Well, I certainly appreciate all of the good answers so far, but am still not sure which way to go. Paul has offered to process one of my files for me, so I'll send that to him tonight. I'll also check out QImage and the suggested Genuine Fractals tools. Maybe my image just has noise that is more suppressed in the down-sizing operation, but is exposed in the up-size.

    It may take a while, but I'll get there. :rolleyes:

    Thanks for all of your responses. :smile:
     
  9. I have been testing some recently and I found PS CS upsizes very well. I upsized a file from 100 to 200% in one step with very good result. The thing I did though was to use "Bicubic Smoother" in CS - it does wonders. I upsized the same file using Genuine Fractals and in a side-by-side comparison could NOT see the difference. I feel I no longer would use GF, given the result with Bicubic Smoother.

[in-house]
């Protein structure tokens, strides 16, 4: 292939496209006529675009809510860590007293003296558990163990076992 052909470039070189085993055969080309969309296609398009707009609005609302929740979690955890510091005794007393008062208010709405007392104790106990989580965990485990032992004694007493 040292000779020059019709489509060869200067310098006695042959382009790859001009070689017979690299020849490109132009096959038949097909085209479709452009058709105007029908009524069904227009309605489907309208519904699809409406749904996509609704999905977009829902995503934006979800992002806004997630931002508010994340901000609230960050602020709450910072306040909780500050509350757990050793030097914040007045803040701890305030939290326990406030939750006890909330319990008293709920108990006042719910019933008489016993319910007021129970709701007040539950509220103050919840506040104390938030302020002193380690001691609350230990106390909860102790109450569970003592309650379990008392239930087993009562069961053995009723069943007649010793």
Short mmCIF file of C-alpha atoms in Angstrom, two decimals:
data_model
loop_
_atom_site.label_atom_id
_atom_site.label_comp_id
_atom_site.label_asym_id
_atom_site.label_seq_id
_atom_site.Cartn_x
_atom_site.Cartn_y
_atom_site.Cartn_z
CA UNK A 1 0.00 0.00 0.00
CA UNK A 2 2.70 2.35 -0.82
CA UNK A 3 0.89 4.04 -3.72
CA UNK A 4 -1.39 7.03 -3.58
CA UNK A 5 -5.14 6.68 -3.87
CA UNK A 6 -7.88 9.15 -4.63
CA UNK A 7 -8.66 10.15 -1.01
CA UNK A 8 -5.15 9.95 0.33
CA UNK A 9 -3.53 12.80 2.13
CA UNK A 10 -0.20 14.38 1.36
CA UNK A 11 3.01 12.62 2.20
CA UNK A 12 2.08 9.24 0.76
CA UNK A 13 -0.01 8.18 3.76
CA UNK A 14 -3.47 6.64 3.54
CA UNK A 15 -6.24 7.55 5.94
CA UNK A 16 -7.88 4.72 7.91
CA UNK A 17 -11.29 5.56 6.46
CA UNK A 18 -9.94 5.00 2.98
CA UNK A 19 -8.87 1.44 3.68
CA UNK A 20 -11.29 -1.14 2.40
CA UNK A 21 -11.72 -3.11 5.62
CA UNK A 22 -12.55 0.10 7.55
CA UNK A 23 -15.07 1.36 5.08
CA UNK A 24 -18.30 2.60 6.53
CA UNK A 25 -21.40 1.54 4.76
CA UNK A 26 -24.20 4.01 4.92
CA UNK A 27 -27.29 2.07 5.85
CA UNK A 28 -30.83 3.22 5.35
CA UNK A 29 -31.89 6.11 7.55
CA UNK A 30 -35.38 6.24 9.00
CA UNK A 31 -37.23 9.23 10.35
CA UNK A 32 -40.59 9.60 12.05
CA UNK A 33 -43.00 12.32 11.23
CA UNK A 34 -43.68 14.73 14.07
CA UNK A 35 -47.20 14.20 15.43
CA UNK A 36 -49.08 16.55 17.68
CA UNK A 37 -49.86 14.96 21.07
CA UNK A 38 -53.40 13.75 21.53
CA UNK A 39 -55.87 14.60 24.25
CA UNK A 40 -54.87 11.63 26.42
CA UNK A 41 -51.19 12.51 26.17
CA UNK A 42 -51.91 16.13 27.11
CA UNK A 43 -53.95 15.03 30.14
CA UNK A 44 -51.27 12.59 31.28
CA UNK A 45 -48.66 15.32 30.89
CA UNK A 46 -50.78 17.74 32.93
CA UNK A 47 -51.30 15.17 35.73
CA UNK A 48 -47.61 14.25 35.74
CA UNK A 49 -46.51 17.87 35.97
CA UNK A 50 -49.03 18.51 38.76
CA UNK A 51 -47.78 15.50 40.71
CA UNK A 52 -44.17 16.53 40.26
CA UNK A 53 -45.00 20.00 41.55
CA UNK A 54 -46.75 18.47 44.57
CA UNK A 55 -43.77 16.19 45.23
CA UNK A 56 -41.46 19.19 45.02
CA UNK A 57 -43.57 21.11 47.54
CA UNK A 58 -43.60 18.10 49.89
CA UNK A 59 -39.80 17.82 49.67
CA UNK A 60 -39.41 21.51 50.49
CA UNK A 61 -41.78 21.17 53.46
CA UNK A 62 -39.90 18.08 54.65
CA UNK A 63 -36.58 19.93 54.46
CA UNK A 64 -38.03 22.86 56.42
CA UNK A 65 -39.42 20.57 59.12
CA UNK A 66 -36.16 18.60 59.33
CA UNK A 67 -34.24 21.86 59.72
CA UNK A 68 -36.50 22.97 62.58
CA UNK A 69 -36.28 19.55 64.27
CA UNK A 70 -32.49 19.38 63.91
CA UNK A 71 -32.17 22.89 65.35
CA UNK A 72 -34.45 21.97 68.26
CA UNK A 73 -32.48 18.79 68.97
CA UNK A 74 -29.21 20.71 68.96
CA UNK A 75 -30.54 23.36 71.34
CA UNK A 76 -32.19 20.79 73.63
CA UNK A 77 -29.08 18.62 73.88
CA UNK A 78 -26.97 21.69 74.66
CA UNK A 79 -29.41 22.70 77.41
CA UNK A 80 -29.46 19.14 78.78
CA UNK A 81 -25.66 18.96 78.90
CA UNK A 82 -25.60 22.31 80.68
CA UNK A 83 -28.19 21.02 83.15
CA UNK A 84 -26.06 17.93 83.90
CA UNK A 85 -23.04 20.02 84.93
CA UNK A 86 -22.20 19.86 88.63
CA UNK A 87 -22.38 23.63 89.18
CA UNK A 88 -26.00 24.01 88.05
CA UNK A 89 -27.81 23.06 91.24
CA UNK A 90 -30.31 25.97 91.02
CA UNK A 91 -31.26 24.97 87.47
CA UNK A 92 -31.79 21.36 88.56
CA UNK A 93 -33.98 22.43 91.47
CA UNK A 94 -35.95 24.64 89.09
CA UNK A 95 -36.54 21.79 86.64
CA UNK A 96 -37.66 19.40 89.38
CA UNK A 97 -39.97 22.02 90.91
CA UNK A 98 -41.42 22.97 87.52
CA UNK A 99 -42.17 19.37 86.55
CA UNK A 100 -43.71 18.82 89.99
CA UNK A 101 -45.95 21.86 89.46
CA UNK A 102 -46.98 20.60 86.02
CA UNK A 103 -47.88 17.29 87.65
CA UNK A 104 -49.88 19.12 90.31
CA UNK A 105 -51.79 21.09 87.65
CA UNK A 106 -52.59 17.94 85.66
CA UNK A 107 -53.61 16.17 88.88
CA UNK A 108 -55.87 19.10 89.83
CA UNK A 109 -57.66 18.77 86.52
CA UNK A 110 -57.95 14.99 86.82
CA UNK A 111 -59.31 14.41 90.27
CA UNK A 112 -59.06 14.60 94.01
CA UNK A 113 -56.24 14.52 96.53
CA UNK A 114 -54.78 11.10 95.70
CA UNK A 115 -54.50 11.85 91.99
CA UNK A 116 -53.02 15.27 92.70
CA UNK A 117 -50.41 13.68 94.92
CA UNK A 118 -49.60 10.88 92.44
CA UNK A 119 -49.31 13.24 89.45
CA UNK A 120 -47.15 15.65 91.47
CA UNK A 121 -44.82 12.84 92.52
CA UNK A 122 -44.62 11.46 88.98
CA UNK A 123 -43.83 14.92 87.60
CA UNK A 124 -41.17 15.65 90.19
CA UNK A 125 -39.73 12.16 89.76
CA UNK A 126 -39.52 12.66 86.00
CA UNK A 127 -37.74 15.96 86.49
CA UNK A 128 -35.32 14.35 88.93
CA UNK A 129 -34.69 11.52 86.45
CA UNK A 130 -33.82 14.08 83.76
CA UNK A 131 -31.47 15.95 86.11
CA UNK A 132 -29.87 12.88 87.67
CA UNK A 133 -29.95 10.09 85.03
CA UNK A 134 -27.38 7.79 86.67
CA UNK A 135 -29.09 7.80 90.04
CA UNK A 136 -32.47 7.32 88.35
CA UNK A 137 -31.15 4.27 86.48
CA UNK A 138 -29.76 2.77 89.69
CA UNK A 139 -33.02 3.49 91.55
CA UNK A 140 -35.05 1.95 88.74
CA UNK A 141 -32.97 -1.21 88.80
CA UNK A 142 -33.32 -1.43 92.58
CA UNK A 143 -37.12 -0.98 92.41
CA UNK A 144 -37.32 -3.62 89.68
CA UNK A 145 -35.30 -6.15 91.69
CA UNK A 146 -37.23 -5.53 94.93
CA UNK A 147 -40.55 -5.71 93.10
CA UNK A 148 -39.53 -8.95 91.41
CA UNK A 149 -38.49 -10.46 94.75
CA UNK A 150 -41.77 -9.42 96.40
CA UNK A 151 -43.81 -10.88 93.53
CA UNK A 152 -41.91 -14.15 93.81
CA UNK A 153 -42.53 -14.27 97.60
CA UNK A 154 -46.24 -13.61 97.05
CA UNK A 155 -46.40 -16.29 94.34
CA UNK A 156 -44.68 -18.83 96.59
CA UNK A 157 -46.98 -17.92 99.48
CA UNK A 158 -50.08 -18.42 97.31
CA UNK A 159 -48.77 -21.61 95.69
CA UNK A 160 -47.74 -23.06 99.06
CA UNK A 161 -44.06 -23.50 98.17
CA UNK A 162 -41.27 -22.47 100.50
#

10. Flew

    Flew

    994
    Jan 25, 2005
    Alabama
    Frits,

    Very useful info. I normally use bicubic smoother for down-sizing, but chose straight bicubic for the up-size. I'll try it again tonight with B-S.

    Thanks,
     
  11. One obvious footnote: No matter which method you use, you will not create photosites ie. resolution with upsizing. It is unrealistic to expect perfect results, as if you were using a 12 MP camera when you upsize by 100% (for, in my case, a 6MP D1x). You can get great results, but it remains a remedy.
     
  12. Frank the Fred Miranda plugin for Resizing is specfic to the D2H and is wonderful PM me if you wish to discuss more
     
  13. lowlight_junkie